It is my earnest hope that these new transparency arrangements will mean that citizens and taxpayers become more confident that their money is being spent wisely on the projects and services that make a difference. In other words that there will be a greater sense of ownership and accountability about what councils, central government departments etc. do and achieve. To coin a phrase, that we will have ‘transpocracy’ – where transparency is adding to (and not subtracting from) democracy. 

I also hope that we get ‘transporency’ too, such that the information that is published under the transparency guidelines seeds ideas, actions and initiatives by all concerned (politicians, providers, service users and media observers) that helps all to build the Big Society that our government is committed to developing. I believe we already have a big (hearted) society where everyday millions of people do something for a friend, neighbour or family member. But we can have an even bigger society if transparency helps a thousand flowers bloom.

I am concerned though that all this transparency could feed a growing number of cynical armchair voyeurs. To coin another word – I fear we may be at risk of creating ‘transpruriency’ where a legion of self proclaimed ‘auditors’ and ‘researchers’ are only interested in the costs of public services and not in their value.

In my more cynical moments, I also fear that the sheer volume of the data which is being published and the ways it is being uploaded onto the internet will bamboozle & overload far more than it will enlighten and inform. In other words (and this is my final ‘new’ word) that we will get a great deal of ‘transapparency’ where a semblance of transparency is created but which is actually nothing of the kind. There will be a lot of ‘sound and fury signifying nothing’.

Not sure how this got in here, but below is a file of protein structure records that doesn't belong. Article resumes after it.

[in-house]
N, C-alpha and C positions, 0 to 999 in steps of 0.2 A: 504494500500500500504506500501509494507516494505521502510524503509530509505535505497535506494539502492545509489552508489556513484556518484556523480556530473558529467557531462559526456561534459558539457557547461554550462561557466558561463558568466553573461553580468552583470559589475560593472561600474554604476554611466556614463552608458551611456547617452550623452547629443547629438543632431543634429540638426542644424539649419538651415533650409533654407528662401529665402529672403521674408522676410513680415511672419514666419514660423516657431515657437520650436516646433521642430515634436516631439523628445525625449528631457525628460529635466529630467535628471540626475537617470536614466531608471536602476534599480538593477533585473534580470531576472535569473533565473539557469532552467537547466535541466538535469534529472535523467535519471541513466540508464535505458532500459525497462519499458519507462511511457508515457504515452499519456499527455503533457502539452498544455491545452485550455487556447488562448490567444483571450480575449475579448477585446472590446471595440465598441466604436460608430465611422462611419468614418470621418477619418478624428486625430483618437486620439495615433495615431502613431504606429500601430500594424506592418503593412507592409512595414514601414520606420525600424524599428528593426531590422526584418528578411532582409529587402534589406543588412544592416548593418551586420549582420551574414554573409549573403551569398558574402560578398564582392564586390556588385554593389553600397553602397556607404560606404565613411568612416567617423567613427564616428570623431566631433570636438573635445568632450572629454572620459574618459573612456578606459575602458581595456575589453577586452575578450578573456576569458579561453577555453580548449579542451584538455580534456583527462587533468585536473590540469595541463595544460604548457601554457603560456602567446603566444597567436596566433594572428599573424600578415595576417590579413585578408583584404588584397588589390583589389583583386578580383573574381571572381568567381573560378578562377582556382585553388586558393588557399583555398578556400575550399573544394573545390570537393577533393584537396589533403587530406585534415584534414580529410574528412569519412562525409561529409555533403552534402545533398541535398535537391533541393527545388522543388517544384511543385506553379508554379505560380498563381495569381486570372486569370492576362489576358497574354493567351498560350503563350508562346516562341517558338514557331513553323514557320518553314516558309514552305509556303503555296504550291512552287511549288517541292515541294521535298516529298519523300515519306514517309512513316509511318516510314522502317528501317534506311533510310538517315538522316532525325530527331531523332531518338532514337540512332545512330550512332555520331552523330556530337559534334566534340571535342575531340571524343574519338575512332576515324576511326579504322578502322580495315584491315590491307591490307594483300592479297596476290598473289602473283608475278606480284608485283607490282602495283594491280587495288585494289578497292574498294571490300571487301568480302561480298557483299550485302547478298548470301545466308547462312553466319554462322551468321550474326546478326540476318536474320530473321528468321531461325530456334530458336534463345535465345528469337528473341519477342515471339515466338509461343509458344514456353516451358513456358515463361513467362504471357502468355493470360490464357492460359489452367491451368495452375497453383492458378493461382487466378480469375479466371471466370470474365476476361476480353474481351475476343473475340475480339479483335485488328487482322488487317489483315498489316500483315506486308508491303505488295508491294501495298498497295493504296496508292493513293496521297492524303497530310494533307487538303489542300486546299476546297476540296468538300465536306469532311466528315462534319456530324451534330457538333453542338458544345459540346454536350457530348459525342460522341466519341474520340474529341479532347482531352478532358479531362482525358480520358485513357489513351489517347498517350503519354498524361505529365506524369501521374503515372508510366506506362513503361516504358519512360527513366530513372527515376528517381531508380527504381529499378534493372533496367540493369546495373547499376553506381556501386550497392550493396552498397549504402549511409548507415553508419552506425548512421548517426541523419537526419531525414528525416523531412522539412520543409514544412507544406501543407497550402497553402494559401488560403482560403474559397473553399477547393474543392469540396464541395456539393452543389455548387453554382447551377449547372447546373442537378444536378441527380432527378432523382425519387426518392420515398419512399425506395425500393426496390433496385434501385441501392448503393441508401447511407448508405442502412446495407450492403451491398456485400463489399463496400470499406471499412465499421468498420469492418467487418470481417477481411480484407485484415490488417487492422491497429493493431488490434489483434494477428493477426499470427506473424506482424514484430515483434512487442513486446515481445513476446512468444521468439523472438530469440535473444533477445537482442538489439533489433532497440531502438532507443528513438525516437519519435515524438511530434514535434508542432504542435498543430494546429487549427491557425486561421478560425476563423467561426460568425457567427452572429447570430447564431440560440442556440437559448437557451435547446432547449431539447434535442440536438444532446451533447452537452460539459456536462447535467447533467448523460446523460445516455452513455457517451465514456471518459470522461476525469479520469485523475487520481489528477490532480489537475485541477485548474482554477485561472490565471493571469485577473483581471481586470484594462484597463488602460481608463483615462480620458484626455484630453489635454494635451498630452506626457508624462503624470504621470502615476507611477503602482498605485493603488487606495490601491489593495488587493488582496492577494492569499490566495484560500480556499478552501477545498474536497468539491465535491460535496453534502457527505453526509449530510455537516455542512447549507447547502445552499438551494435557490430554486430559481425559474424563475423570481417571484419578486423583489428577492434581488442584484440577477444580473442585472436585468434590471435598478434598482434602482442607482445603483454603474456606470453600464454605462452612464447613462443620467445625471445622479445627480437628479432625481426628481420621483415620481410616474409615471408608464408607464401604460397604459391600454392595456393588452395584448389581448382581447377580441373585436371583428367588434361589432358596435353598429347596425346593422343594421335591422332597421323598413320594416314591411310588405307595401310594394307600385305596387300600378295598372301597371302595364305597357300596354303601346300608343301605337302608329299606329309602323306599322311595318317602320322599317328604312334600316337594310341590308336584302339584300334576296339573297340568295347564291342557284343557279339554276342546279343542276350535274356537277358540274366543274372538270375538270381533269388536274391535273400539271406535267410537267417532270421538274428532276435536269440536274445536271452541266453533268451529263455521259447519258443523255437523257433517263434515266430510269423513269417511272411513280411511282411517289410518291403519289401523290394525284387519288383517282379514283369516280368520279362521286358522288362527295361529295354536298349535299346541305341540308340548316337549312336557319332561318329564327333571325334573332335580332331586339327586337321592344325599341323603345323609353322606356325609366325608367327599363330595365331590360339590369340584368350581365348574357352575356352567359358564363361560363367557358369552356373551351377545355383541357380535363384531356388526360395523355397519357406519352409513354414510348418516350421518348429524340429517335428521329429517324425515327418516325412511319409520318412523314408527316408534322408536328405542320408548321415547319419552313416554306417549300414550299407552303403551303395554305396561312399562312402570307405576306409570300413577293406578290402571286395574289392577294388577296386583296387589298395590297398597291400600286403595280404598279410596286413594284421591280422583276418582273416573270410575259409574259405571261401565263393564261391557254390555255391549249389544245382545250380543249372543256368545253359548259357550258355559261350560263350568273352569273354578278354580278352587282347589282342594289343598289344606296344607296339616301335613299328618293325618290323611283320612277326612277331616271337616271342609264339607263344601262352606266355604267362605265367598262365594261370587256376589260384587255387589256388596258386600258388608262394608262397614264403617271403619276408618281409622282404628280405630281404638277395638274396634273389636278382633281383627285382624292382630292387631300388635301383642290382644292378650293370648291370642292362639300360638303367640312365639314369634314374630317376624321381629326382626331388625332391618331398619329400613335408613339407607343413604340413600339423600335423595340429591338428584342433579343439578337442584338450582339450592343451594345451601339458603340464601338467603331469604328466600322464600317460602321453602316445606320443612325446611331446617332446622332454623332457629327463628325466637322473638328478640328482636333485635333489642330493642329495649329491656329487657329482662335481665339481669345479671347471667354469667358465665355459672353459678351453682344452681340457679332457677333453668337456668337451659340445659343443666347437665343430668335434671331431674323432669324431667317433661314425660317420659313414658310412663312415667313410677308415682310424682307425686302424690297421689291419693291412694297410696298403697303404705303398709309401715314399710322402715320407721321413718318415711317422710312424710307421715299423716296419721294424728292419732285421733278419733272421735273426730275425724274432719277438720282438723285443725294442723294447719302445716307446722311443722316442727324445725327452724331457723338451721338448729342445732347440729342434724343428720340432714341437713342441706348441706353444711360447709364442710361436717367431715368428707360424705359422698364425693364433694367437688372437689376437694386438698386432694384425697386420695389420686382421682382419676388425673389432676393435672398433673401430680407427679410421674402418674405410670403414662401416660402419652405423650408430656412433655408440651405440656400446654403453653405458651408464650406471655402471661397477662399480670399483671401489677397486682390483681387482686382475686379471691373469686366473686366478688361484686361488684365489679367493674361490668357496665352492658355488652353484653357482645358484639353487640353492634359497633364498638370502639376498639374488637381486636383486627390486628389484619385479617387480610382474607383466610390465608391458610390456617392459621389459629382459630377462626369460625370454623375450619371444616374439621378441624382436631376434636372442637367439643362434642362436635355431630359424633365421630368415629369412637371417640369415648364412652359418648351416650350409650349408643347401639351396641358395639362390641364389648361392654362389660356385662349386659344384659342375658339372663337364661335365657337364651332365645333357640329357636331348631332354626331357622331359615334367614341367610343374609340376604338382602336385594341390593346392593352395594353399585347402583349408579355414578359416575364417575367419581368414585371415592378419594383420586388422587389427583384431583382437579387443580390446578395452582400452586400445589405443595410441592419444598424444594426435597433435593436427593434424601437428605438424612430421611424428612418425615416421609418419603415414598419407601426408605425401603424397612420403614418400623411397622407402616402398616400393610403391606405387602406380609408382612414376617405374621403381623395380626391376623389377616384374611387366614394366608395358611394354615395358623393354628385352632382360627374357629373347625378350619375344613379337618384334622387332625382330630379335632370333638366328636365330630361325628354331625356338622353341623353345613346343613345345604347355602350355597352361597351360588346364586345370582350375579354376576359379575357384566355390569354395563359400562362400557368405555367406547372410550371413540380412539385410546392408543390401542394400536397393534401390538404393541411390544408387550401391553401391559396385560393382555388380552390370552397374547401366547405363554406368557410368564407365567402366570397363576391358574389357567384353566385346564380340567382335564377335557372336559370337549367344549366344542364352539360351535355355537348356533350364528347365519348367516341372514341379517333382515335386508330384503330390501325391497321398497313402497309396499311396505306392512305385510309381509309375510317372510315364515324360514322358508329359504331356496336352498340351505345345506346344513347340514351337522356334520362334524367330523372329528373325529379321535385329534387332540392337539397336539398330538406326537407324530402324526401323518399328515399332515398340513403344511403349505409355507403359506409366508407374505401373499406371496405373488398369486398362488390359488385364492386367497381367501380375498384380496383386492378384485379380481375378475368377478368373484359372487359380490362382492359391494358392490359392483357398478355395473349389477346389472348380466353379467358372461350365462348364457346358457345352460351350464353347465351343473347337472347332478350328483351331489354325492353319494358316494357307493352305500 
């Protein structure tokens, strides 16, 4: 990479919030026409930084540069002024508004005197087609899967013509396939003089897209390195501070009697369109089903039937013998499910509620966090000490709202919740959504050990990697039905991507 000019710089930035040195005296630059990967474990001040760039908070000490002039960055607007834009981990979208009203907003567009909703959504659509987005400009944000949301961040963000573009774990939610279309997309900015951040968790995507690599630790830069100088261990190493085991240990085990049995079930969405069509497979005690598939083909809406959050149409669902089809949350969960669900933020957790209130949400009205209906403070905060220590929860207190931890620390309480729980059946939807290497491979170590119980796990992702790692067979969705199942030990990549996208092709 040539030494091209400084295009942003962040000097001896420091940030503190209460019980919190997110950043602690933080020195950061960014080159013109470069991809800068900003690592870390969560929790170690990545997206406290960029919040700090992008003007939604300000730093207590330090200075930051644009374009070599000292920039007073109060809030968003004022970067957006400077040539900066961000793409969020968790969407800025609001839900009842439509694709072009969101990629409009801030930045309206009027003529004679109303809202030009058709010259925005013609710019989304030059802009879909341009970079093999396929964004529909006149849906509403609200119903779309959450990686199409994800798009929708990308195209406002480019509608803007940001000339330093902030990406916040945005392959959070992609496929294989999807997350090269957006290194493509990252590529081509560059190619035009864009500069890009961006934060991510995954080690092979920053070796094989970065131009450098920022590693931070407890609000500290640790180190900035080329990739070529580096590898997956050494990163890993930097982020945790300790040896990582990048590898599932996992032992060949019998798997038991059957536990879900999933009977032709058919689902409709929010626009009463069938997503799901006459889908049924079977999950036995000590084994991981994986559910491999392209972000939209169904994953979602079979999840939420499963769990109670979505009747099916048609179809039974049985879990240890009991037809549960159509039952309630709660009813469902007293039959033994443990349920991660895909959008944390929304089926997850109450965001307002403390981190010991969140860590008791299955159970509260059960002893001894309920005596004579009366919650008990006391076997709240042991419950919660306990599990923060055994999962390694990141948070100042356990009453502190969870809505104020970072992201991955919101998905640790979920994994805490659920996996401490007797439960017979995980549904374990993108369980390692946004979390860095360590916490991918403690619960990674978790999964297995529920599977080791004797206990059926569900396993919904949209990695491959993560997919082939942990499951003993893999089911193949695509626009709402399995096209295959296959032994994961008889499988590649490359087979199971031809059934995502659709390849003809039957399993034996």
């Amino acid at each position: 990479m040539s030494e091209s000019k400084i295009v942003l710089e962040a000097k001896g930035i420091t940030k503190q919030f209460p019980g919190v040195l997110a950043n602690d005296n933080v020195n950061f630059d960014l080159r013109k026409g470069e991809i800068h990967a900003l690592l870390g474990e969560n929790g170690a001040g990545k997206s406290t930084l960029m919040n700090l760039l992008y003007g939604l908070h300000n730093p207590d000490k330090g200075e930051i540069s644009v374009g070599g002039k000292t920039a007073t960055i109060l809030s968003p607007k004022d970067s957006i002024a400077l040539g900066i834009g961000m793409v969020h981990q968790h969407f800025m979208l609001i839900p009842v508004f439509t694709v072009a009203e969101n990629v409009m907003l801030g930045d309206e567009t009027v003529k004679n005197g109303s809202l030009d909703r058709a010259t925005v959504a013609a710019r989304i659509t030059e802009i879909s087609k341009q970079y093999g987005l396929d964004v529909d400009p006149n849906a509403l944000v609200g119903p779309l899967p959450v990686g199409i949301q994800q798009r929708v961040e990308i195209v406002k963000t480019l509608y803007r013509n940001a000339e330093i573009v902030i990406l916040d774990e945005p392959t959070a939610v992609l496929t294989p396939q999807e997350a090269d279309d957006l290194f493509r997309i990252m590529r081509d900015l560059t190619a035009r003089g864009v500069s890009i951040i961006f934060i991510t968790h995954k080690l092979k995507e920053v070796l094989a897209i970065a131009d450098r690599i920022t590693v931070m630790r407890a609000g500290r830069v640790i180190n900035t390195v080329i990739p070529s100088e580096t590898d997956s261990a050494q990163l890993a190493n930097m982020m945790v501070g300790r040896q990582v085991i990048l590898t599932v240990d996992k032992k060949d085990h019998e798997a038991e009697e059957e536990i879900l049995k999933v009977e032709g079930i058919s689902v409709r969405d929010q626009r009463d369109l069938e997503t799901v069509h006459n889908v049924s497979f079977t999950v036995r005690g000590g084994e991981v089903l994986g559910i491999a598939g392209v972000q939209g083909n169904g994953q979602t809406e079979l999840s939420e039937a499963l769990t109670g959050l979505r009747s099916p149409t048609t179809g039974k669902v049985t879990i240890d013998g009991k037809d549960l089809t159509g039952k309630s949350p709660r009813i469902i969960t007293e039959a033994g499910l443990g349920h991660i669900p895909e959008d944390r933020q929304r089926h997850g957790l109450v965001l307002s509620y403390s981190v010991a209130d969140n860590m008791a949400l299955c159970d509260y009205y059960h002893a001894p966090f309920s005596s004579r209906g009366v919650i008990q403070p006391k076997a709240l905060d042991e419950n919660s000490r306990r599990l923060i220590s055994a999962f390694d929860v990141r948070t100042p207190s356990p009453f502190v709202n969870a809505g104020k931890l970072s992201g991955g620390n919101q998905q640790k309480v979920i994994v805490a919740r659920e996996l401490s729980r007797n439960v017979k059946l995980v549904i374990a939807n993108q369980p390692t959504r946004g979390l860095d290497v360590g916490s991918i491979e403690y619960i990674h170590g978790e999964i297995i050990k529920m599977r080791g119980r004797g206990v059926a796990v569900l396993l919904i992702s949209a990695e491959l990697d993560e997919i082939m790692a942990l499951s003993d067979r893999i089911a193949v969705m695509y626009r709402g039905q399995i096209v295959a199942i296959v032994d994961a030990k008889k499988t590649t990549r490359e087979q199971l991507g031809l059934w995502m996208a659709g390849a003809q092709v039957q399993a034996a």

So, how can we ensure that we get plenty of transpocracy and transporency, whilst ensuring that we keep transpruriency and transapparency in check? For me there is a simple one word answer to this question: strategy.

In this context, I speak as an organisation development and change facilitator who has seen lots of public services lurch into policy implementation without considering what they want to achieve other than baseline compliance. So my challenge is this – what do you want to achieve with transparency and how will you evaluate whether you are getting closer to (or further from) your goals?

Transparency could achieve so much. I hope it will help reconnect people with their public services and make those services more accountable. It can and should help boost value for money and spread wise spending practices from one public agency to another. It must not become bureaucratic, opaque or inaccessible.

In my view, how each council (or other public agency) develops their transparency strategy will help it to be successful or not. If the strategy is developed by just a few accountants and IT people sitting in a darkened room, I think it won’t work very well.

It is not that I have anything against accountants and IT people, I hasten to add. It is simply that if transparency is for the public then I think the public need to be involved in shaping the strategy and designing how transparency is rolled out for them. I know that some councils have done this – but have they all? (I note that the website guidance: http://data.gov.uk/blog/local-spending-data-guidance Local Spending Data Guidance does cover items such as ‘file formats’ and ‘data content’ well but makes no mention of involving the public...)

How are you developing your transparency strategy?